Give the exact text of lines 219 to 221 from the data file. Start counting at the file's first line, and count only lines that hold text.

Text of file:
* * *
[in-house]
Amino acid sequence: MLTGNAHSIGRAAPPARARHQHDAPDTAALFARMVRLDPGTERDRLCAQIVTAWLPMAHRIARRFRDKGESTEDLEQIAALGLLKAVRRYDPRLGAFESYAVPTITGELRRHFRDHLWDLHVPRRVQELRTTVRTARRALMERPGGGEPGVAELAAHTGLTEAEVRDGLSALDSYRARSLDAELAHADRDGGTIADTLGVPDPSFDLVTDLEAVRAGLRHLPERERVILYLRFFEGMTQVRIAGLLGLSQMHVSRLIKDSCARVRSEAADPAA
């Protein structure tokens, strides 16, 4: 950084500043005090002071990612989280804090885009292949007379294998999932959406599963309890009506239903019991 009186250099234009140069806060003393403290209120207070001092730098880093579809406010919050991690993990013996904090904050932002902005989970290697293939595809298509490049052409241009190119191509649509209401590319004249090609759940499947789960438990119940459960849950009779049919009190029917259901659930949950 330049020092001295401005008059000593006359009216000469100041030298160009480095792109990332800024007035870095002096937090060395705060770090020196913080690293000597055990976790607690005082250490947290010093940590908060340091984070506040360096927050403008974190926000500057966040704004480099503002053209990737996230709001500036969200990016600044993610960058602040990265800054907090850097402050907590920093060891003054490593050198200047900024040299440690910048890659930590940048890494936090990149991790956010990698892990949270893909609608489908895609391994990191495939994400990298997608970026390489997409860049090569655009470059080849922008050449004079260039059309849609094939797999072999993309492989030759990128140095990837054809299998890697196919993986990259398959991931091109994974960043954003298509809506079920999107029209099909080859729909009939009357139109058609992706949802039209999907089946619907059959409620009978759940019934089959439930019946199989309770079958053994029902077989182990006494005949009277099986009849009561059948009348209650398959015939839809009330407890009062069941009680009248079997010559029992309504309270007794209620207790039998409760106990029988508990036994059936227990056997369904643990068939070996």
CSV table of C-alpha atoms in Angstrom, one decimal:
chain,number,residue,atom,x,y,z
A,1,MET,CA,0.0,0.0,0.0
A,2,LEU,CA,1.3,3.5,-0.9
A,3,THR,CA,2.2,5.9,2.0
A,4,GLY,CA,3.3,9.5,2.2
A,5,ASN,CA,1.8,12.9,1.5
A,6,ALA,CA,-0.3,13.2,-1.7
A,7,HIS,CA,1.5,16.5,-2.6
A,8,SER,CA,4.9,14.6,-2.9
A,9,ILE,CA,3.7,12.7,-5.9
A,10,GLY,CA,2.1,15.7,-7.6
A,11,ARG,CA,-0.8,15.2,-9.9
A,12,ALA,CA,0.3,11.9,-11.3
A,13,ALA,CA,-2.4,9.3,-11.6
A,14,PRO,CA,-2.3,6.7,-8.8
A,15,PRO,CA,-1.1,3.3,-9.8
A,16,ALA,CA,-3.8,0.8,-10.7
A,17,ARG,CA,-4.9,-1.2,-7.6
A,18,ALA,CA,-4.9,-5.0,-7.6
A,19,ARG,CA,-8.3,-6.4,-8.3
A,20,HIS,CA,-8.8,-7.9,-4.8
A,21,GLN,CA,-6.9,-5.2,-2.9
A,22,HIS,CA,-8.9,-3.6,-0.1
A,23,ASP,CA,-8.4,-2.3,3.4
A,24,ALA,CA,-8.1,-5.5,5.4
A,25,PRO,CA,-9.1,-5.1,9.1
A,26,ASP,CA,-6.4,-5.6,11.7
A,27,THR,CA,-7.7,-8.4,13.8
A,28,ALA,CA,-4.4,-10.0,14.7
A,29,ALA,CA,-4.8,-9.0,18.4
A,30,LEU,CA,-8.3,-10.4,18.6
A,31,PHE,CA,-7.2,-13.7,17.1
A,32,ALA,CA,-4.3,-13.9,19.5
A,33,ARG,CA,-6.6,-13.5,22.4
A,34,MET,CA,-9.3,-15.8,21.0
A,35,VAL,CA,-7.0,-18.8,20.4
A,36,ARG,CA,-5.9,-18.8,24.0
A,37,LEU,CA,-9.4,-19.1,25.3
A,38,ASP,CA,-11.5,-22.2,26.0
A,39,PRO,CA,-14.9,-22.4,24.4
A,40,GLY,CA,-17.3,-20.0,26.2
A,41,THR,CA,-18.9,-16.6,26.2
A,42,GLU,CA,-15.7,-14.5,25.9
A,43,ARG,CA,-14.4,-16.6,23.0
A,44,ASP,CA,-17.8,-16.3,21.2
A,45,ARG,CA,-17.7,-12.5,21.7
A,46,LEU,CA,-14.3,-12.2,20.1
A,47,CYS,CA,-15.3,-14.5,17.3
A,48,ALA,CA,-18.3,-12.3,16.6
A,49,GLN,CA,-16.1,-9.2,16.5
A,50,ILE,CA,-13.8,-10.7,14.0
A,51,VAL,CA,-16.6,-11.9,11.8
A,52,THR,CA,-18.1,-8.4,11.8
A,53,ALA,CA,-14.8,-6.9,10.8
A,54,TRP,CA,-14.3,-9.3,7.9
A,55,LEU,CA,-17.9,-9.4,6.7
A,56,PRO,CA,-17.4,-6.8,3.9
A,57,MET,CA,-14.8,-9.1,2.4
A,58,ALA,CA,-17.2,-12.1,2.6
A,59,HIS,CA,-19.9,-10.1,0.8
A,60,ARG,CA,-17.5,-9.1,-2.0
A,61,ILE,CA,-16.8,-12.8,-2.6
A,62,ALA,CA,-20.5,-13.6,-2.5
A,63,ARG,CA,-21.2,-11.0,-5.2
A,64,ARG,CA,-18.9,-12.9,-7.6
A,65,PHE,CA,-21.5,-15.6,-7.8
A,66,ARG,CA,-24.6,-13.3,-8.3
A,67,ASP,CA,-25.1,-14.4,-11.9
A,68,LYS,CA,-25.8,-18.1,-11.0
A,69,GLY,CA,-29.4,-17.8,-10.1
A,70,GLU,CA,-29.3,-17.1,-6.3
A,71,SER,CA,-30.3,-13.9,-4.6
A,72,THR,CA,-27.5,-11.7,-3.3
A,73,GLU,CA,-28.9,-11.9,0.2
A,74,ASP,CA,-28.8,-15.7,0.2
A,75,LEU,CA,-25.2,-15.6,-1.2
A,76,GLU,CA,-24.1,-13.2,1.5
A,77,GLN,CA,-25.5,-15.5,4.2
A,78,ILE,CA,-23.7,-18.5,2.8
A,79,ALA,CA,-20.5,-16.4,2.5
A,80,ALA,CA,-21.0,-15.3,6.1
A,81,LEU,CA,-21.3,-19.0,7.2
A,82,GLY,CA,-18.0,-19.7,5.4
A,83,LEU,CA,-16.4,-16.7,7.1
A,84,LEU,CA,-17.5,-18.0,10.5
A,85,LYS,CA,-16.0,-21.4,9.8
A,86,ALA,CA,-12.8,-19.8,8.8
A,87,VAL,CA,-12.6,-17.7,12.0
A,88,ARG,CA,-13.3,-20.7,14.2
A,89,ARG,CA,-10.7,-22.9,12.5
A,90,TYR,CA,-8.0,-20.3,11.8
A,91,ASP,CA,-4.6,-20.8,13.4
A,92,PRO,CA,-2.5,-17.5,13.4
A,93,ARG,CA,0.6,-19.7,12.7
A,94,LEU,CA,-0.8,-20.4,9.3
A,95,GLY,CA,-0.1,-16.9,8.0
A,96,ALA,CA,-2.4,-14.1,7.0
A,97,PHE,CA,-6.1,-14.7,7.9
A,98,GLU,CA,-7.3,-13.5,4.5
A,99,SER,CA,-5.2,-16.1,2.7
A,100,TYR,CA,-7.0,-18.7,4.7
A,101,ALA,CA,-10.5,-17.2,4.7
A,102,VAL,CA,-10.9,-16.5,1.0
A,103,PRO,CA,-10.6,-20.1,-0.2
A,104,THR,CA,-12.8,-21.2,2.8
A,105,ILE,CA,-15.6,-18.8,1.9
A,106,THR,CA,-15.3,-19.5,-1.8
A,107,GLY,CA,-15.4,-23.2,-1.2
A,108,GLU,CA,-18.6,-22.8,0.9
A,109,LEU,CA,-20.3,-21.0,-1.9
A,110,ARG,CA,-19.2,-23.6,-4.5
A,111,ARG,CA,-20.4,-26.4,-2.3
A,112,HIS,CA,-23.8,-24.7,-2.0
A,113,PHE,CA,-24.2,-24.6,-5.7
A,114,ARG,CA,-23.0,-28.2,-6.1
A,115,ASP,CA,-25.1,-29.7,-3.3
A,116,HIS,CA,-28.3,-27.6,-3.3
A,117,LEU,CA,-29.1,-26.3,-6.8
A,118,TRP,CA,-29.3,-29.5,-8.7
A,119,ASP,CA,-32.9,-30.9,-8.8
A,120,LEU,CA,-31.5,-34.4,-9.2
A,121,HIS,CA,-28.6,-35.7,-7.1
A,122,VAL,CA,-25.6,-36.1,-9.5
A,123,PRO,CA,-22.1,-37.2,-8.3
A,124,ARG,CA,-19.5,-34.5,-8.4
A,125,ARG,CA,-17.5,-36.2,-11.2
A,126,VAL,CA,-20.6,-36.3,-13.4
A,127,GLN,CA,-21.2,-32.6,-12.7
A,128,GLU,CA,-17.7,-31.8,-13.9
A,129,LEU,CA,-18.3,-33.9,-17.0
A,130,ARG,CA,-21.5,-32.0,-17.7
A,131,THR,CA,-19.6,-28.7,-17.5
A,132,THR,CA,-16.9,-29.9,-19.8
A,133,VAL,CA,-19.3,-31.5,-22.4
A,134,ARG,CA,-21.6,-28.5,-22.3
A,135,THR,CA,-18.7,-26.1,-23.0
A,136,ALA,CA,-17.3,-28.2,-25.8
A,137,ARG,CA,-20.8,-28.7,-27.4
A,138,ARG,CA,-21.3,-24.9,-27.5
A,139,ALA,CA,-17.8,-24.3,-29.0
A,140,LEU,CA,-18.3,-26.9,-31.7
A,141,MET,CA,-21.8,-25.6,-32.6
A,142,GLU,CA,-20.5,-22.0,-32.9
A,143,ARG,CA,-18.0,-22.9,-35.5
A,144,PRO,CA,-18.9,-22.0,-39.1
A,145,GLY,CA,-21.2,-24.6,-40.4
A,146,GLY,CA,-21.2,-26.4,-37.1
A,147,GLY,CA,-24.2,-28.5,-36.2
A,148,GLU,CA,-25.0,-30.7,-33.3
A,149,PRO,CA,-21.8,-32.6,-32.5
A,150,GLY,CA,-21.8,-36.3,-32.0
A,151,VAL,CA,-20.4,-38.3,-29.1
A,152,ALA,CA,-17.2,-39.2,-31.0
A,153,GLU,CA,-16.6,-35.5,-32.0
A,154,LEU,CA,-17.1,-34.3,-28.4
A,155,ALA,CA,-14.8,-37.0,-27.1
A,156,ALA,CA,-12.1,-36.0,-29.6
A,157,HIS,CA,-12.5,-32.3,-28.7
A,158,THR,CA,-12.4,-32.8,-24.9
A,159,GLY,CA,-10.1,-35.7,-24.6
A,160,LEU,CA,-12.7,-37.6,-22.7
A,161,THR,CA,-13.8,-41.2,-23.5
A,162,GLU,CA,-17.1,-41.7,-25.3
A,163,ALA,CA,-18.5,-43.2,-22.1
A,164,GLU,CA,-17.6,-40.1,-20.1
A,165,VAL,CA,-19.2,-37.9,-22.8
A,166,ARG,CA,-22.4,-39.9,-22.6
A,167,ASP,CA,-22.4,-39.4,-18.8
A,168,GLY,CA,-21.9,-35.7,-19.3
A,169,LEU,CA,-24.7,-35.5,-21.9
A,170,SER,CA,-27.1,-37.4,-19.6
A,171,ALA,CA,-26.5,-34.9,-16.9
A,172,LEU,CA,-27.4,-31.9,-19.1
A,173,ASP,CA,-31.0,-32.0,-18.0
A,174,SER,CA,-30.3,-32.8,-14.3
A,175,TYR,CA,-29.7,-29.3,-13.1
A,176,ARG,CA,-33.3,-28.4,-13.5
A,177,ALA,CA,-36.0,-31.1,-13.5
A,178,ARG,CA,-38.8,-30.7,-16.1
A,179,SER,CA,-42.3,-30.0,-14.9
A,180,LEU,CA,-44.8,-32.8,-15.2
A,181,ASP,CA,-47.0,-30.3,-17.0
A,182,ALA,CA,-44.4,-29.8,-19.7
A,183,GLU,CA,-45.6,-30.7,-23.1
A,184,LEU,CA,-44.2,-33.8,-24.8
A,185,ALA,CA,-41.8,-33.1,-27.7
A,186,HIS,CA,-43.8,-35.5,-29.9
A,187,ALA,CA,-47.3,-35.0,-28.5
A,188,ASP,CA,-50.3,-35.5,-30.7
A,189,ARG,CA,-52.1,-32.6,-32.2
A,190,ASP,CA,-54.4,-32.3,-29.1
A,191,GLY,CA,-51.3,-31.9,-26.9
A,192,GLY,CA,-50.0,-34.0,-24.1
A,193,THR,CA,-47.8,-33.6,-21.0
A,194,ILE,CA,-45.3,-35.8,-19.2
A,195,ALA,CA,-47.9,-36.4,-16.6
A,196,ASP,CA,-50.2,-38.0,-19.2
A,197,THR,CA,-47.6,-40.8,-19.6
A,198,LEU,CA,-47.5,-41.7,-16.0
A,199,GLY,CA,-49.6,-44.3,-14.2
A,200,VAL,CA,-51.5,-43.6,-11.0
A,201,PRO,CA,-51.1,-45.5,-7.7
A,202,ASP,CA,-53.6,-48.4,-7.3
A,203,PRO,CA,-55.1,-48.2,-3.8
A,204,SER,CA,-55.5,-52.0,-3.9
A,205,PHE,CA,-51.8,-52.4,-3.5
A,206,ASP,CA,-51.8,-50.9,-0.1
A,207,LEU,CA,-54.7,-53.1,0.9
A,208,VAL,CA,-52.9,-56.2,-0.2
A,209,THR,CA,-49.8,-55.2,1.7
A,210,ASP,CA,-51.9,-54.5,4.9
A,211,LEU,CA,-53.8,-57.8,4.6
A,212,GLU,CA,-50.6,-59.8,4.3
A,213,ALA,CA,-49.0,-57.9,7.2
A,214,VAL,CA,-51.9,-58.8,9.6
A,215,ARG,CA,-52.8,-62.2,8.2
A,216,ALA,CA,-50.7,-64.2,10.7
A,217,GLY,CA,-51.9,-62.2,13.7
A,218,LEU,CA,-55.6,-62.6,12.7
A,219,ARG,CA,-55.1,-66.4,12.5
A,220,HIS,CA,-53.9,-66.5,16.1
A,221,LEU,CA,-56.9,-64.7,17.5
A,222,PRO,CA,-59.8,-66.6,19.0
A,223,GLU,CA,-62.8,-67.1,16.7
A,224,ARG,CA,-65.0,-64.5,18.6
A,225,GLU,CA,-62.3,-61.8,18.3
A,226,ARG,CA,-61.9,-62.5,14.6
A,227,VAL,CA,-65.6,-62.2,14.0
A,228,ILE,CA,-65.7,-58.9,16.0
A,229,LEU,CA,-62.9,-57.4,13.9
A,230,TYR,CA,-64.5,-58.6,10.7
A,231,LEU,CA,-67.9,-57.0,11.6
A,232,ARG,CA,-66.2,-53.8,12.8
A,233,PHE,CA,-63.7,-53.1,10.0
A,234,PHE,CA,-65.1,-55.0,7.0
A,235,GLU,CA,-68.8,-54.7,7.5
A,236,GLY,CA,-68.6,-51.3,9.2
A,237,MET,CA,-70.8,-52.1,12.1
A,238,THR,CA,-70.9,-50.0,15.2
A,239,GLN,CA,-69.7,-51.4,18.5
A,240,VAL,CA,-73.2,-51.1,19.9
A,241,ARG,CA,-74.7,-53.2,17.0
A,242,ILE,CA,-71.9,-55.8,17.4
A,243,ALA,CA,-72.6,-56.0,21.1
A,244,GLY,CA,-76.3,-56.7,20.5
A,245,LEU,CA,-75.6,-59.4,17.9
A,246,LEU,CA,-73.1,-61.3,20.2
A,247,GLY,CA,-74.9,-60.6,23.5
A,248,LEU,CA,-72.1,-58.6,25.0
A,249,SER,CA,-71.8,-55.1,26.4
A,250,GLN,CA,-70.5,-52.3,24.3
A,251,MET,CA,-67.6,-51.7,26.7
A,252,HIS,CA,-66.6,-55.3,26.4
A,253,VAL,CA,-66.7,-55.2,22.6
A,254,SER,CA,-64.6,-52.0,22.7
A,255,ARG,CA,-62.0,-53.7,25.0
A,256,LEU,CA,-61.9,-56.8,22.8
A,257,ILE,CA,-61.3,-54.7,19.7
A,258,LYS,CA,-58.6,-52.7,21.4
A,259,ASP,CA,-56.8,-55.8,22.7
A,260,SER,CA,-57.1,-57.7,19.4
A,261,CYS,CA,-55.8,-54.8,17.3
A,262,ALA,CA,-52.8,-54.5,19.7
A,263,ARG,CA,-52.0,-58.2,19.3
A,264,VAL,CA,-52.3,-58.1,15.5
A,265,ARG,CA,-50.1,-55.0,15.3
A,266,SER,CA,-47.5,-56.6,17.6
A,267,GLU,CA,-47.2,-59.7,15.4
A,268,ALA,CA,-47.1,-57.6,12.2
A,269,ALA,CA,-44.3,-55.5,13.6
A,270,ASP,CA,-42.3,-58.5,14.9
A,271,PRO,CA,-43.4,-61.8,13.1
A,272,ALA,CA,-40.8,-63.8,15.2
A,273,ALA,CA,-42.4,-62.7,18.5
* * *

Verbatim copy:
A,214,VAL,CA,-51.9,-58.8,9.6
A,215,ARG,CA,-52.8,-62.2,8.2
A,216,ALA,CA,-50.7,-64.2,10.7